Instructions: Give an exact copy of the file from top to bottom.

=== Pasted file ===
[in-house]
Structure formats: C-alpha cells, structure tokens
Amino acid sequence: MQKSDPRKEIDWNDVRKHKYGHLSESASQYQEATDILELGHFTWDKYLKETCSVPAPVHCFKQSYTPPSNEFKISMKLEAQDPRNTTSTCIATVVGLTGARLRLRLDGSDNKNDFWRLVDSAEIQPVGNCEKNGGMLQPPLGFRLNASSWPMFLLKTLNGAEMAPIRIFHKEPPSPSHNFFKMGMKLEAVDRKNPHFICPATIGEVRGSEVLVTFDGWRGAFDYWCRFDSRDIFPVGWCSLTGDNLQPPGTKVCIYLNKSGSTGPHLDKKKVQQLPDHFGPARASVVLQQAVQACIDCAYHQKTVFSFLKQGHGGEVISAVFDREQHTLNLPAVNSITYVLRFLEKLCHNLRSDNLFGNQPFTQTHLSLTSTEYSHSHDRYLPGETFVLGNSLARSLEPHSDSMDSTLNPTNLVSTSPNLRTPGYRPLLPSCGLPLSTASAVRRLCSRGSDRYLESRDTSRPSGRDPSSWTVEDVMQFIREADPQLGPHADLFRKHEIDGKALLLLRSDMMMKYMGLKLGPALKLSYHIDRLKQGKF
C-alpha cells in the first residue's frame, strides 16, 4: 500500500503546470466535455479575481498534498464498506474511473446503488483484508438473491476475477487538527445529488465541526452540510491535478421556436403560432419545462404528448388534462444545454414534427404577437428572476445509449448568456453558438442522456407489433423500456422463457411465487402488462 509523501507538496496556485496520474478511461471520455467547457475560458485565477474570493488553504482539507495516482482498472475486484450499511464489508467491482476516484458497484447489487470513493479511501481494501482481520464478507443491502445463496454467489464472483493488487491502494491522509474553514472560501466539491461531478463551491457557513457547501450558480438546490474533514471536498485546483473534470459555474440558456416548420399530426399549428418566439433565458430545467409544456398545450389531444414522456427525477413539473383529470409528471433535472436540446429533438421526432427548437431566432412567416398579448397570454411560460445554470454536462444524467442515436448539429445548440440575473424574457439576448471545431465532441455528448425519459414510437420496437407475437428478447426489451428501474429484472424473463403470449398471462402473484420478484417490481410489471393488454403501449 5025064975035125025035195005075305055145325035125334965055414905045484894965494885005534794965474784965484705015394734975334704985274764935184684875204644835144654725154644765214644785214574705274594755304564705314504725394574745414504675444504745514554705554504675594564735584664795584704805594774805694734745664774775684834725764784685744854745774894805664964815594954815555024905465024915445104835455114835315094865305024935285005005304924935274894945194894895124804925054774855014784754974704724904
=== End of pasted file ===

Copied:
[in-house]
Structure formats: C-alpha cells, structure tokens
Amino acid sequence: MQKSDPRKEIDWNDVRKHKYGHLSESASQYQEATDILELGHFTWDKYLKETCSVPAPVHCFKQSYTPPSNEFKISMKLEAQDPRNTTSTCIATVVGLTGARLRLRLDGSDNKNDFWRLVDSAEIQPVGNCEKNGGMLQPPLGFRLNASSWPMFLLKTLNGAEMAPIRIFHKEPPSPSHNFFKMGMKLEAVDRKNPHFICPATIGEVRGSEVLVTFDGWRGAFDYWCRFDSRDIFPVGWCSLTGDNLQPPGTKVCIYLNKSGSTGPHLDKKKVQQLPDHFGPARASVVLQQAVQACIDCAYHQKTVFSFLKQGHGGEVISAVFDREQHTLNLPAVNSITYVLRFLEKLCHNLRSDNLFGNQPFTQTHLSLTSTEYSHSHDRYLPGETFVLGNSLARSLEPHSDSMDSTLNPTNLVSTSPNLRTPGYRPLLPSCGLPLSTASAVRRLCSRGSDRYLESRDTSRPSGRDPSSWTVEDVMQFIREADPQLGPHADLFRKHEIDGKALLLLRSDMMMKYMGLKLGPALKLSYHIDRLKQGKF
C-alpha cells in the first residue's frame, strides 16, 4: 500500500503546470466535455479575481498534498464498506474511473446503488483484508438473491476475477487538527445529488465541526452540510491535478421556436403560432419545462404528448388534462444545454414534427404577437428572476445509449448568456453558438442522456407489433423500456422463457411465487402488462 509523501507538496496556485496520474478511461471520455467547457475560458485565477474570493488553504482539507495516482482498472475486484450499511464489508467491482476516484458497484447489487470513493479511501481494501482481520464478507443491502445463496454467489464472483493488487491502494491522509474553514472560501466539491461531478463551491457557513457547501450558480438546490474533514471536498485546483473534470459555474440558456416548420399530426399549428418566439433565458430545467409544456398545450389531444414522456427525477413539473383529470409528471433535472436540446429533438421526432427548437431566432412567416398579448397570454411560460445554470454536462444524467442515436448539429445548440440575473424574457439576448471545431465532441455528448425519459414510437420496437407475437428478447426489451428501474429484472424473463403470449398471462402473484420478484417490481410489471393488454403501449 5025064975035125025035195005075305055145325035125334965055414905045484894965494885005534794965474784965484705015394734975334704985274764935184684875204644835144654725154644765214644785214574705274594755304564705314504725394574745414504675444504745514554705554504675594564735584664795584704805594774805694734745664774775684834725764784685744854745774894805664964815594954815555024905465024915445104835455114835315094865305024935285005005304924935274894945194894895124804925054774855014784754974704724904